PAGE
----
International Association of Public Participation, Spectrum of Public Participation, poster.
Created by the International Association of Public Participation, this chart helps scaffold the process for increasing meaningful engagement by addressing the goals, public communication, and example participation techniques. IAP2 is an international organization for knowledge sharing and capacity building of best practices for public participation. This straightforward graphic is based off of the Arnstein’s ladder of public participation and includes the categories of: inform, consult, involve, collaborate, empower. While this graphic does not provide any practical guidelines, it presents a clear framework for thinking about the work of public participation and can be a useful reference point.
Zavala, M. (2013). What do we mean by decolonizing research strategies? Lessons from decolonizing, Indigenous research projects in New Zealand and Latin America. Decolonization: Indigeneity, Education, and Society 2 (1): 55-71.
This methodology paper draws on previous texts about decolonizing methodologies and the author’s own experiences as an Indigenous researcher and activist to argue that decolonization is less about method and more about providing space for Indigenous people and voices. Zavala examines several grassroots Participatory Action Research (PAR) projects, which he describes as spaces that occlude colonial, academic decision making practices. He then contrasts the PAR research methods advocated for by Tuhiwai Smith with those that he engages with in Latin America. While the two approaches to PAR engage in very different, traditional vs non-traditional, research methods, they have similar decolonial outcomes in that they place Indigenous sovereignty at the centre of decision-making practices. He concludes by stating that decolonial research is not contingent on a given method but requires always honouring the perspectives and interests of the communities and individuals being studied. Zavala’s analysis suggests that it is possible for settler and university-affiliated researchers to engage in decolonial work. How this is done must be decided through ongoing collaboration and consultation with communities and individual research participants.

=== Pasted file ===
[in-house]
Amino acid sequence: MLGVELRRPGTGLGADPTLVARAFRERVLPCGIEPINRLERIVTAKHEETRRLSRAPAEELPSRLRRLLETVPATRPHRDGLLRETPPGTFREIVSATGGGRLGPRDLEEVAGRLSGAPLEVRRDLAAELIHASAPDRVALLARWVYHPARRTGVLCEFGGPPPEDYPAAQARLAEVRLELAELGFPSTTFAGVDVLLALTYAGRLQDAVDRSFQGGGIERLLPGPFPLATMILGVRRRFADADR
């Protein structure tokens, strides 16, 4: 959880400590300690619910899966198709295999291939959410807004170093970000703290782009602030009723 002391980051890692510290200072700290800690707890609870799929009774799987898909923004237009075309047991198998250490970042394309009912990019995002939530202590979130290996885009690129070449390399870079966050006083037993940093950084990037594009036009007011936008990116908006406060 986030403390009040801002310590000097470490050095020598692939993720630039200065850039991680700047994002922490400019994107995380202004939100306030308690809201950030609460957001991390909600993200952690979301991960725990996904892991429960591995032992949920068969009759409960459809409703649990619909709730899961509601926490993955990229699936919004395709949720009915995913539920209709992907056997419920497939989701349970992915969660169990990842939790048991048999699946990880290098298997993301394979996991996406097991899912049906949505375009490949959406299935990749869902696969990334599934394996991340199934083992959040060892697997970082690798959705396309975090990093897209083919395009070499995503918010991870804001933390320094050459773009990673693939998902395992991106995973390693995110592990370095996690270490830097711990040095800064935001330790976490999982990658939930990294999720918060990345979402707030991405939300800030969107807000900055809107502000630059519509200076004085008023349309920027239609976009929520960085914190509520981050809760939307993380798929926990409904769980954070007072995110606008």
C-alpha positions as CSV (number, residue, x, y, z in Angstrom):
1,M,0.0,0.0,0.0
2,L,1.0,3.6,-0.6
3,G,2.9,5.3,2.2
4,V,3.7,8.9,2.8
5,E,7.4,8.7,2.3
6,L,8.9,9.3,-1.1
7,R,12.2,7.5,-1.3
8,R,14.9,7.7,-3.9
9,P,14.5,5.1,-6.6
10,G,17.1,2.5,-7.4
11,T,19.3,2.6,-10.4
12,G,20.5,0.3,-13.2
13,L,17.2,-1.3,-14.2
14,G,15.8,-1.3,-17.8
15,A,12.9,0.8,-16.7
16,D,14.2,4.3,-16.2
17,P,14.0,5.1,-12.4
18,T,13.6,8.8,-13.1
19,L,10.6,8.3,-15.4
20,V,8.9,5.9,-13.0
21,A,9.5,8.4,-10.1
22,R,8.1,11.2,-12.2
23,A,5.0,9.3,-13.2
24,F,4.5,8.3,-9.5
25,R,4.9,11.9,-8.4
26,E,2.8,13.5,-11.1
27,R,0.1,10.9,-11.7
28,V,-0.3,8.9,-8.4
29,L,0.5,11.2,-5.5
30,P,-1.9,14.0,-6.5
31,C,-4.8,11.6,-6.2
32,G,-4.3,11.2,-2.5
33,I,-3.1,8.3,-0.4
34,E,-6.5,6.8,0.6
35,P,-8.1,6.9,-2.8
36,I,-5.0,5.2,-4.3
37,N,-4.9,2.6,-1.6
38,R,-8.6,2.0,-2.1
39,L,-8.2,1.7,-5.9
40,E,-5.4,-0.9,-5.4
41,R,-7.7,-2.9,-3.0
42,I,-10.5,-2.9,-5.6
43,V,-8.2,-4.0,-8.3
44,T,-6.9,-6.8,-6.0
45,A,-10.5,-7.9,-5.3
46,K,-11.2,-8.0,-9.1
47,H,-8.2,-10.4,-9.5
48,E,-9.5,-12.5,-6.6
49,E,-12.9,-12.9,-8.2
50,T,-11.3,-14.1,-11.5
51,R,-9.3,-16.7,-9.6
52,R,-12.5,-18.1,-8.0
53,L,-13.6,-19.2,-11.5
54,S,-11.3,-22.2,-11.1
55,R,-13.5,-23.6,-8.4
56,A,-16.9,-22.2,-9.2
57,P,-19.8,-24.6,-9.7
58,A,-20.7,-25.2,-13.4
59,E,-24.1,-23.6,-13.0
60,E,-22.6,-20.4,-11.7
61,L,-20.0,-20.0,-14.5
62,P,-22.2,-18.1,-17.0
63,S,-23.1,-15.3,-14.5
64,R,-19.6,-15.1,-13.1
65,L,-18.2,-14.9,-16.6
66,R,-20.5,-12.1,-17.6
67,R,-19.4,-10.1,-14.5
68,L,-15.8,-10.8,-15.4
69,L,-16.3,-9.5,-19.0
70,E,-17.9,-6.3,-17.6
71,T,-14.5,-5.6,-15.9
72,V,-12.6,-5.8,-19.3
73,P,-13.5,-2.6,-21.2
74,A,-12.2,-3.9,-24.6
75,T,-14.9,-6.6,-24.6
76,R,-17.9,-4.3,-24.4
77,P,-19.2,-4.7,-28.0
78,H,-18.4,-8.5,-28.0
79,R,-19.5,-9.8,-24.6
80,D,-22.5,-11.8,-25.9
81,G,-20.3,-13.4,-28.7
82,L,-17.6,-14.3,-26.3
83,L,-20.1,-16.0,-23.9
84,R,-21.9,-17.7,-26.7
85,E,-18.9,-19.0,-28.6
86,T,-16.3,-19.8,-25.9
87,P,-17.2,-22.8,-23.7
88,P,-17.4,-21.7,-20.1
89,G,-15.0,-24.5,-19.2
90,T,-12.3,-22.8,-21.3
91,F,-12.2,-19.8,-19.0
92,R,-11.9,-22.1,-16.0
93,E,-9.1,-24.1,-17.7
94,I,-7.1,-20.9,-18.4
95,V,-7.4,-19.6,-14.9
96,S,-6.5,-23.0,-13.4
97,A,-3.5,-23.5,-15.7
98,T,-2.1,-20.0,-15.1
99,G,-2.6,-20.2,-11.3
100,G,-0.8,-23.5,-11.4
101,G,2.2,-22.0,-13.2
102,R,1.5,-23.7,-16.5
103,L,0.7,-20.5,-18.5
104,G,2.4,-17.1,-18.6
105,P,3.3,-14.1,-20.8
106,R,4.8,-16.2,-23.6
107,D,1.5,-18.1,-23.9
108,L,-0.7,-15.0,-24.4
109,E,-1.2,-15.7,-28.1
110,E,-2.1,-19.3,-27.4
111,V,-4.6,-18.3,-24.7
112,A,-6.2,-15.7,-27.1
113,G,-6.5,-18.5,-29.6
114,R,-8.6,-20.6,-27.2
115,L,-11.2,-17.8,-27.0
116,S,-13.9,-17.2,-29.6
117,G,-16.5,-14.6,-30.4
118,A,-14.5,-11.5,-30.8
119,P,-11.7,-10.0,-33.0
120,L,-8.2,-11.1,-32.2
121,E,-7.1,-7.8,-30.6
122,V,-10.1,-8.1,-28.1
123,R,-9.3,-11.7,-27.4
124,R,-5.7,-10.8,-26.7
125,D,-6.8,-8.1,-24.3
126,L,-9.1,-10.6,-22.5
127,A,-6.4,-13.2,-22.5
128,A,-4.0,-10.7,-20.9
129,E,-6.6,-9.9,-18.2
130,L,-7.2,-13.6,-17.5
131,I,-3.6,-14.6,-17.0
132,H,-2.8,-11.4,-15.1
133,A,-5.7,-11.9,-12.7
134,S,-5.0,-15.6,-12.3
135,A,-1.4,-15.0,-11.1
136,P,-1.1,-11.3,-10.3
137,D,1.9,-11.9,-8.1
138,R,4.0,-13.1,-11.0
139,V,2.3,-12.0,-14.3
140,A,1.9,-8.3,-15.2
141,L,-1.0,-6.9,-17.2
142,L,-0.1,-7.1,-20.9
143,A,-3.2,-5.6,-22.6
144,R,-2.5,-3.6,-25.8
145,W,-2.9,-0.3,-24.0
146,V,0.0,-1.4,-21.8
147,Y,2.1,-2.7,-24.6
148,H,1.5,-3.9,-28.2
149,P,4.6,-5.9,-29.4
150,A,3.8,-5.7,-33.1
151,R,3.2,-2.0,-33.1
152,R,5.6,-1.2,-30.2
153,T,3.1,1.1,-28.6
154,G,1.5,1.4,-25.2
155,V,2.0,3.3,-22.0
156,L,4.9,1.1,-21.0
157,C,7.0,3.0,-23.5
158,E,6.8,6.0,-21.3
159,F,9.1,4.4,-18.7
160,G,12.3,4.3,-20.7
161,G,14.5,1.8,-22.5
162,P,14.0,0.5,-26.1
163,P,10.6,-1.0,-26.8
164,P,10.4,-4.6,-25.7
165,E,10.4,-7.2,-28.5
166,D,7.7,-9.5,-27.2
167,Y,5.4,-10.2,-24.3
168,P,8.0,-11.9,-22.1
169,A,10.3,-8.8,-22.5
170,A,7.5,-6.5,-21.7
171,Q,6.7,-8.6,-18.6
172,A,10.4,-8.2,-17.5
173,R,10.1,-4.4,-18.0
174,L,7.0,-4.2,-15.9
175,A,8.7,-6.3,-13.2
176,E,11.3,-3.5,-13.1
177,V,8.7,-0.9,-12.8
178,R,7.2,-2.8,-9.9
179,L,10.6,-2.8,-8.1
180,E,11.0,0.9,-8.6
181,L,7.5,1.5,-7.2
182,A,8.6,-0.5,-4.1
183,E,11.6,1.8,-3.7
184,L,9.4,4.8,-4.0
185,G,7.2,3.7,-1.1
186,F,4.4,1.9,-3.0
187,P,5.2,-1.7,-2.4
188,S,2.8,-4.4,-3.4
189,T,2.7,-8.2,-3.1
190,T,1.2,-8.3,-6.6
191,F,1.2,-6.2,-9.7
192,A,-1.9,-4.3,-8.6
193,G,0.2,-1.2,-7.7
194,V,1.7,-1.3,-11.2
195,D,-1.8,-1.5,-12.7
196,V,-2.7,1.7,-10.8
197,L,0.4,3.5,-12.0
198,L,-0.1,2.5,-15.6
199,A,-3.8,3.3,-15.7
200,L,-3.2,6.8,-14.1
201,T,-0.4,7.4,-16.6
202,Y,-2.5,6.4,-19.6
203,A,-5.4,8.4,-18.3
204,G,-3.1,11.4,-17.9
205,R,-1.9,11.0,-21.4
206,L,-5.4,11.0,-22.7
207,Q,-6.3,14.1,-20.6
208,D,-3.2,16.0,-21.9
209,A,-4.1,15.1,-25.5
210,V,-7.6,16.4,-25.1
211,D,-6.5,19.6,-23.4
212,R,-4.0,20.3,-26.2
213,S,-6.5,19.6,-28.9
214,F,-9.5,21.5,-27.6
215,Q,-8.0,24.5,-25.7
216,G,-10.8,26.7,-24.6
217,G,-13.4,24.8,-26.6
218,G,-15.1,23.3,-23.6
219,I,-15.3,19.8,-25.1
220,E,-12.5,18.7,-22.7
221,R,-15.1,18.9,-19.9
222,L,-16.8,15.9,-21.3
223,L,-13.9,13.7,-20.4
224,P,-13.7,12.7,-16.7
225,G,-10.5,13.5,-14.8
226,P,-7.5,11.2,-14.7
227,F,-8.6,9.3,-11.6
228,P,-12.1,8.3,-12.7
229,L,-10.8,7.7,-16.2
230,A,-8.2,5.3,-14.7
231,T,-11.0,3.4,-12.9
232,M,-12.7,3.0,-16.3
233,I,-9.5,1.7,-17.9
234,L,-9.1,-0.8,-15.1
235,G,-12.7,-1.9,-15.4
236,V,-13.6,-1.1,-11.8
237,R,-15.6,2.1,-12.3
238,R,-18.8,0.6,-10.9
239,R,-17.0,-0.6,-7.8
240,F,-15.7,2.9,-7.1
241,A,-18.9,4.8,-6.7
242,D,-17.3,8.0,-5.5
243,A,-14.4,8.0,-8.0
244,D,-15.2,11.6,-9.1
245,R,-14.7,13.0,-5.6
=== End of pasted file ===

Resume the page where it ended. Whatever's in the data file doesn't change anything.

Margerum, R. D., & others. (2011). Beyond Consensus: Improving Collaborative Planning and Management, MIT Press: Cambridge Mass.
This book highlights severali mportant parts of conducting a consensus meeting which is getting the right people into the group, how the participants are collaborating, and effective product generated from consensus.These chapters go in to great detail on each of these topics and cite numerous case studies as evidence of what to do, and what not to do. This book is useful because it shows real world examples of many of the problems that can arise from convening a consensus meeting. It illustrates that the consensus meeting starts long before the group sits down to collaborate and its results may effect projects for years after. The case studies are from a range of governmental management and the focus of this book is how to have consensus meeting have a tangible effect on management and policy.
Mackewn, J. (2008). Facilitation as Action Research in the Moment. The Sage handbook of action research: Participative inquiry and practice, 615-628
This article goes into detail about one key factor in a successful consensus meeting, the facilitator. The author lists necessary skills for facilitation and describes the process of facilitation as Action Research in which the group influences how the facilitator works, navigating through preconceived notions of individuals, communities, or organizations, awareness of the wider context of the group, and managing group energy. It lays out how facilitator’s behavior changes as the group develops. It highlights the difficulties of facilitation and outlines what is required of a great facilitator. The role of a researcher in a consensus meeting is that of a facilitator and this is an important read for anyone attempting facilitation using a Participatory/activist Research methodology.